Translation:Who is in the same class?
I believe it's incorrect because クラス doesn't refer to a course, it refers to a graduating class/grade level. so literally this means "who is the same (graduating) class?" but it's translated here as "in the same class" to sound more natural in English
It does not have an "in". Literally speaking, the sentence means "who is the same class?". As the class is made of people, people are (part of) the class. It's just that English and Japanese have different ways of saying some things, so literal translations will often fail
ですis a multipurpose verb and it can mean anything depending on the contex. 同じクラスですmeans to have the same classes, classmates, to be at the same level. Were います to be used here, it would mean someone physically existing in the same class at that very specific moment.
Any reason why "Who is in your same class" is incorrect? Duolingo is vague on context so often I can never tell.
"your same class" doesn't really make sense to me. I guess you could say "who is in your class" but then you would have to leave out 同じ(おなじ), which is wrong.
Lacking any further context, as questions default to second-person in Japanese, the meaning is "Who is in the same year of schooling/(to-be )graduating class as you( are in)?" (クラス means 学級 and is closer to the original sense of 'class'. Incidentally there's no tense and they seem to have the sense of still being in the same class even after they've graduated.) This seems redundant in English and generally gets reduced to "Who is in your year( of schooling/school)/grade/form?" (As if you own it...) Now how would you normally state that in Scotland, say? It's ironic I don't do Scotland, as my father was born there . . .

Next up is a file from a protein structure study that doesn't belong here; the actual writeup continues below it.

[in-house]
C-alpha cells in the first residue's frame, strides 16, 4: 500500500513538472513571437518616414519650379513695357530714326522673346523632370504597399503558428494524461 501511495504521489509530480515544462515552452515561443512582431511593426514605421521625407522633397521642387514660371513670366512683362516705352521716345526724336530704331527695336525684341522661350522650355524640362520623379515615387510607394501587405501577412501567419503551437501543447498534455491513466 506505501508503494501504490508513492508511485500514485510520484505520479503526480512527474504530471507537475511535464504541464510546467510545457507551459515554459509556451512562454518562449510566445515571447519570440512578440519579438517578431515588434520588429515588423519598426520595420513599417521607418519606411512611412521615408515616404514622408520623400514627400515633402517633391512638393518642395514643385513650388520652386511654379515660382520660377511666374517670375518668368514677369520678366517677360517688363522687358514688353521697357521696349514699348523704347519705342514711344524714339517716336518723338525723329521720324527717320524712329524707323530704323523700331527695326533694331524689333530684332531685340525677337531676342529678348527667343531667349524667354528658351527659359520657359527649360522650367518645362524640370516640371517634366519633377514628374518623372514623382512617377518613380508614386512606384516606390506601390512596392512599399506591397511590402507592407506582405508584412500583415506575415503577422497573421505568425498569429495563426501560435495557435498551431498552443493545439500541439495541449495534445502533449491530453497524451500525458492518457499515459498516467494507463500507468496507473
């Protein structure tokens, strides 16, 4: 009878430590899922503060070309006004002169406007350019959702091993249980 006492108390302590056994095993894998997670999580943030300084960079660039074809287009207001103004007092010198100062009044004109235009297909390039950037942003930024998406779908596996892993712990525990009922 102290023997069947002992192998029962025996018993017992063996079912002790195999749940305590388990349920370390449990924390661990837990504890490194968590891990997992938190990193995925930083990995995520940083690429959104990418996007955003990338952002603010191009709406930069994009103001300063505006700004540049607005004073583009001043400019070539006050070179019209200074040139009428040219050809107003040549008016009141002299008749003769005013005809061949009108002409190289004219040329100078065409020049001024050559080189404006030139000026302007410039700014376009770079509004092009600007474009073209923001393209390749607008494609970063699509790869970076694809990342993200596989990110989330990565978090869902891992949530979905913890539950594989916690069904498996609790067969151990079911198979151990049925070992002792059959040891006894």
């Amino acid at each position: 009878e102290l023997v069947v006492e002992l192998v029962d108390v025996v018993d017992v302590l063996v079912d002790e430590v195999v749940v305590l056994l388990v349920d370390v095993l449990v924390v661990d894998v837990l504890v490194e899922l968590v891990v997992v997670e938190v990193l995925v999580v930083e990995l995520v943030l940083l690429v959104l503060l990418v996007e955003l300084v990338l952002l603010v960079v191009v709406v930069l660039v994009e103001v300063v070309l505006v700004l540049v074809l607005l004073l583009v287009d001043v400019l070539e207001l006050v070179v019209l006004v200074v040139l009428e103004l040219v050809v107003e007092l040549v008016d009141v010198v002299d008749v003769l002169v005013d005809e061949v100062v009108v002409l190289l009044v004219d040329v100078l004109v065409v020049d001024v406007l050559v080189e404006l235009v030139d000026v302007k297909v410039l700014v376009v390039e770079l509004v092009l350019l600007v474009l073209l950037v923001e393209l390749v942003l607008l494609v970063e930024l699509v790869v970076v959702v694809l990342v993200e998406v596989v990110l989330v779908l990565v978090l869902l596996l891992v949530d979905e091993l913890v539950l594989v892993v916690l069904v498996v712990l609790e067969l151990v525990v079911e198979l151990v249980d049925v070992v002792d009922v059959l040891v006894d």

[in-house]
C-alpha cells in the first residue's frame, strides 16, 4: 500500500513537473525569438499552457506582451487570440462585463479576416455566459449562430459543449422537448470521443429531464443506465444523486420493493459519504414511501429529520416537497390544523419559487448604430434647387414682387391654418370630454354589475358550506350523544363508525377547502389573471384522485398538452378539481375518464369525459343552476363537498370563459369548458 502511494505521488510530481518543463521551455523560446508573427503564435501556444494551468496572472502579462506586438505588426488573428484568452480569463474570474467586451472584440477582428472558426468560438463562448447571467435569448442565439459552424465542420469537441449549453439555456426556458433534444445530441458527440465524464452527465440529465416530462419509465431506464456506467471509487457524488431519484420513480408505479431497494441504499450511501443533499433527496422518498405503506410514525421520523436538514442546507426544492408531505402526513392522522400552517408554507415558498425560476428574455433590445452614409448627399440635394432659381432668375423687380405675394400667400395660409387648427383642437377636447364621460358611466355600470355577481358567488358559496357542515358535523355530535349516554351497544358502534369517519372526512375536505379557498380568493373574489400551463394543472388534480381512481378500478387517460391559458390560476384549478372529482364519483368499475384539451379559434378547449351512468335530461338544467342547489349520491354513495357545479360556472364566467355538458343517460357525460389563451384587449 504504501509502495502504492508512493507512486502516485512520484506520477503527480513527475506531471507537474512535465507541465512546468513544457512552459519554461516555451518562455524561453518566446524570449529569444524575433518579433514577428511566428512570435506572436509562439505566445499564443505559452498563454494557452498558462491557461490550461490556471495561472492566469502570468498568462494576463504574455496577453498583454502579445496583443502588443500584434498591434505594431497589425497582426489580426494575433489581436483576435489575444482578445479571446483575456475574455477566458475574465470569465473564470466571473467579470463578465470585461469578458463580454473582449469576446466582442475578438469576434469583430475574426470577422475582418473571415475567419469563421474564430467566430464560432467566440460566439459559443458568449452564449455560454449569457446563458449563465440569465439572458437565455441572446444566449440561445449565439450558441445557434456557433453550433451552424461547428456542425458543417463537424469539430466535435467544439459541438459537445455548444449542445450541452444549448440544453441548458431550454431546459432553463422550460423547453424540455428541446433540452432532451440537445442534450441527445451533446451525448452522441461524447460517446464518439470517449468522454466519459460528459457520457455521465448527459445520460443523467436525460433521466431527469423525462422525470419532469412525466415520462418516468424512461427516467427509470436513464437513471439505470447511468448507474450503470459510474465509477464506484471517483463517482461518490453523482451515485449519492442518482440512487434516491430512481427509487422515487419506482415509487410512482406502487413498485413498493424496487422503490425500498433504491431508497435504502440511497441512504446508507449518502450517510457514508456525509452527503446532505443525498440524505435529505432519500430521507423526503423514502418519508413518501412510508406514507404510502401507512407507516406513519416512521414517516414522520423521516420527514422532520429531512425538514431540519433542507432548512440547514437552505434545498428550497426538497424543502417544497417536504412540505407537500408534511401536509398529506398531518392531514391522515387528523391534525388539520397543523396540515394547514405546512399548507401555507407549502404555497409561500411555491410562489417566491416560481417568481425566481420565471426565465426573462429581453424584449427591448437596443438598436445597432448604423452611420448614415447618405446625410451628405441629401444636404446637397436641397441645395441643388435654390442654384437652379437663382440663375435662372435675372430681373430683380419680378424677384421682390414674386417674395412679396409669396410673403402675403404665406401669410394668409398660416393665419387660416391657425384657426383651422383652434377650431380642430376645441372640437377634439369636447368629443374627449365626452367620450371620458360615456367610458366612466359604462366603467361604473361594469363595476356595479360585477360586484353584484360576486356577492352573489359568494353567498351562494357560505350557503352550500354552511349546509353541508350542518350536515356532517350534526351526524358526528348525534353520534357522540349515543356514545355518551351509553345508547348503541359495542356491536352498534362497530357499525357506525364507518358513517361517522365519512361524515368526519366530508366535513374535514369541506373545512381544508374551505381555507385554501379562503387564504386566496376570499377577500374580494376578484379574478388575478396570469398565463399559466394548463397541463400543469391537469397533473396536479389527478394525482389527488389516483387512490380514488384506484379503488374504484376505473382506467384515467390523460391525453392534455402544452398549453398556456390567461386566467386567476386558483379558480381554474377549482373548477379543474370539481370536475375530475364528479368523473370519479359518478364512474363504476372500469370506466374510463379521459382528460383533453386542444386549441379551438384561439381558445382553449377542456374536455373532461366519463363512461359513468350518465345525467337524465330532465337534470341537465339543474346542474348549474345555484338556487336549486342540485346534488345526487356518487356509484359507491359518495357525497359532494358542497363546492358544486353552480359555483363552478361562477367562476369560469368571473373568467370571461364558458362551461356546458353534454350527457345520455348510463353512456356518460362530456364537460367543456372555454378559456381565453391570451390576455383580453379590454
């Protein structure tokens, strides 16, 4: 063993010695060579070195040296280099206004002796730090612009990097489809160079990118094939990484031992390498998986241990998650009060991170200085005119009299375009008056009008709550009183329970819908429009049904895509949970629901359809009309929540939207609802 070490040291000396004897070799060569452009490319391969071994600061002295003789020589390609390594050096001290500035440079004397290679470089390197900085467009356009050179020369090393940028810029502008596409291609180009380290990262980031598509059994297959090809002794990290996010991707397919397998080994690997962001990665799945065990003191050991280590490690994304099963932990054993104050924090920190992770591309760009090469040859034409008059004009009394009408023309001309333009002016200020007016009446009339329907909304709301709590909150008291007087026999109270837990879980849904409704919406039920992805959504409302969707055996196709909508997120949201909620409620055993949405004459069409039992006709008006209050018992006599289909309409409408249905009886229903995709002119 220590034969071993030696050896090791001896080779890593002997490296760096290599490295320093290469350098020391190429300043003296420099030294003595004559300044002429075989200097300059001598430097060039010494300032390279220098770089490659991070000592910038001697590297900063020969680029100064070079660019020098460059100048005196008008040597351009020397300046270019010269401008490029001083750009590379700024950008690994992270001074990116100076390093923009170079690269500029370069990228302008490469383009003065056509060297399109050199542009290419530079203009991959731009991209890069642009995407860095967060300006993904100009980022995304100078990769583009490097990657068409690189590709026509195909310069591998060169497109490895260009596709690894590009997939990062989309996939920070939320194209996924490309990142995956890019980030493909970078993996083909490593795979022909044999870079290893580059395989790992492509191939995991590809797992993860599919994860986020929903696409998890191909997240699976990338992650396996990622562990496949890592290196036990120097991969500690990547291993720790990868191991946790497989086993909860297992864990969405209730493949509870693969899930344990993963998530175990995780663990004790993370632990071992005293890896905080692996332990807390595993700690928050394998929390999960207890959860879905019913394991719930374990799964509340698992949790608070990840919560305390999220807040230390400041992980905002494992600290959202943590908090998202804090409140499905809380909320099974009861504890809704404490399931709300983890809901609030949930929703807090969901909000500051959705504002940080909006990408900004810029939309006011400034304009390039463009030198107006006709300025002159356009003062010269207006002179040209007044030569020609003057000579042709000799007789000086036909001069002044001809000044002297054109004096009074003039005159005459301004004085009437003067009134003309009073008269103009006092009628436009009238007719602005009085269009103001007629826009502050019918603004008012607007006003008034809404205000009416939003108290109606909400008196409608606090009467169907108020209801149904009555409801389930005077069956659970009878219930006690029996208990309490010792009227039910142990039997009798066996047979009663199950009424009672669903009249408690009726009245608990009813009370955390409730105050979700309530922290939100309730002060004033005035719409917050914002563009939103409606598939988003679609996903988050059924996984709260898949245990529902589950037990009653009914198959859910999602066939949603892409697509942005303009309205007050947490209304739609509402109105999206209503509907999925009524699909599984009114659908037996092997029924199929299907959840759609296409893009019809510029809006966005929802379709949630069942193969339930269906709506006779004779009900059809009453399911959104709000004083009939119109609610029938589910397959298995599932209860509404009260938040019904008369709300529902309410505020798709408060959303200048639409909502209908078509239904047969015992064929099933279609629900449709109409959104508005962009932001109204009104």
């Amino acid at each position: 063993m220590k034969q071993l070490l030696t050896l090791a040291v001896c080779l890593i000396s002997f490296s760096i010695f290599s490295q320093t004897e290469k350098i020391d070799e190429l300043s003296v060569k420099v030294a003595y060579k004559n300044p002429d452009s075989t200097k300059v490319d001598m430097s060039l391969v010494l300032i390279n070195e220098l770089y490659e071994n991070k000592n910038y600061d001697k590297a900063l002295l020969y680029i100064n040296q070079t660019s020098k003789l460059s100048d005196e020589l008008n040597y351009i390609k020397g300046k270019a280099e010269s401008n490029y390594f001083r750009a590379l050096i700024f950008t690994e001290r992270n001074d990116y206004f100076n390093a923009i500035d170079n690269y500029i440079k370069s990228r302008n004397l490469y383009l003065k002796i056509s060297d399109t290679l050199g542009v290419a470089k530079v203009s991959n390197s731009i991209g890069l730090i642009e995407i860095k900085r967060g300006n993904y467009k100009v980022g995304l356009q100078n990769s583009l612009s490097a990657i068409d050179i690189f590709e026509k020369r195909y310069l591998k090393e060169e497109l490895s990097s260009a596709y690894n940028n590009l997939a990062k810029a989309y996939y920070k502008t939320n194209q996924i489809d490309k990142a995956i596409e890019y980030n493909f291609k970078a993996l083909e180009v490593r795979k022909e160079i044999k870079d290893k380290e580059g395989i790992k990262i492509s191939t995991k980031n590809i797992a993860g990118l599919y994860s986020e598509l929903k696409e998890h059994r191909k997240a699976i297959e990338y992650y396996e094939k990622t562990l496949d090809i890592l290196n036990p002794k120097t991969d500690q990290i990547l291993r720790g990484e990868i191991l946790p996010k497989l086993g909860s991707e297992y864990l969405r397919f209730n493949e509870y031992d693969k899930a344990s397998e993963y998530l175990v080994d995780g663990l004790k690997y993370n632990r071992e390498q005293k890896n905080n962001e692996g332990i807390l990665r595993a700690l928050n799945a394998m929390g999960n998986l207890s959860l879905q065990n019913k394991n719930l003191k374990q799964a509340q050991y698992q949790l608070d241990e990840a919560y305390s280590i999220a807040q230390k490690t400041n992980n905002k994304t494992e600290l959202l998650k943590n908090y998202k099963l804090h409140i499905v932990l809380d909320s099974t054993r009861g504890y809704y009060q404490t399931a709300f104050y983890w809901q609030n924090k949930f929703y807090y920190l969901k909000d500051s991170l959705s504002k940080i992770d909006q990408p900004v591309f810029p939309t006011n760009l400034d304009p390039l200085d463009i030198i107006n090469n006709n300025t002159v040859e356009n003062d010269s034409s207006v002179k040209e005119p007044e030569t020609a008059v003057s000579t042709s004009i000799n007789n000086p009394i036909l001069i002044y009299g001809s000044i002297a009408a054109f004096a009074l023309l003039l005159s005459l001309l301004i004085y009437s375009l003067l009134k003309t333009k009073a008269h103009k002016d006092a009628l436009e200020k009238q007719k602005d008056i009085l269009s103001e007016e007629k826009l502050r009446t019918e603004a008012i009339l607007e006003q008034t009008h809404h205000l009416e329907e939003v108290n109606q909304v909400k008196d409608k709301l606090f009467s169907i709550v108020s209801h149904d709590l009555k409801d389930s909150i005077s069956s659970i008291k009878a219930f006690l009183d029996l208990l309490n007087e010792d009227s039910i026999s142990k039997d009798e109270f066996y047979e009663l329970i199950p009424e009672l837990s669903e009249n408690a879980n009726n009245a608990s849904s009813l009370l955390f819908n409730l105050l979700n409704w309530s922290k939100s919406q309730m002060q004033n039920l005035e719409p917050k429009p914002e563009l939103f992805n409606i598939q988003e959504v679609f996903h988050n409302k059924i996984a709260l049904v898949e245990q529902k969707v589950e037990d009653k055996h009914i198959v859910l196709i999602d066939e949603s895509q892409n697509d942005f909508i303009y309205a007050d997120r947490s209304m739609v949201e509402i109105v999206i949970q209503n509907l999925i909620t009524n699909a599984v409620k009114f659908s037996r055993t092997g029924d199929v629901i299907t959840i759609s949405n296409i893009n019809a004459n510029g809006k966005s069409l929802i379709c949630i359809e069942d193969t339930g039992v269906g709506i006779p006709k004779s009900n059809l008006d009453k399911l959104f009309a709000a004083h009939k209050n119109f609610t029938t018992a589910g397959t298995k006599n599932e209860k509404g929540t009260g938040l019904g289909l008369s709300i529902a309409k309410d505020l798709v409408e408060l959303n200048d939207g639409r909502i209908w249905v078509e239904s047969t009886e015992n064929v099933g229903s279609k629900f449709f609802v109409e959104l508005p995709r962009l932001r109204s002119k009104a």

In the Japanese sentence, nowhere. It literally translates to "Who is the same class?" It's just that English and Japanese phrase that question differently (English uses an "in", Japanese doesn't), so a literal translation from Japanese to English would sound odd if not outright ungrammatical.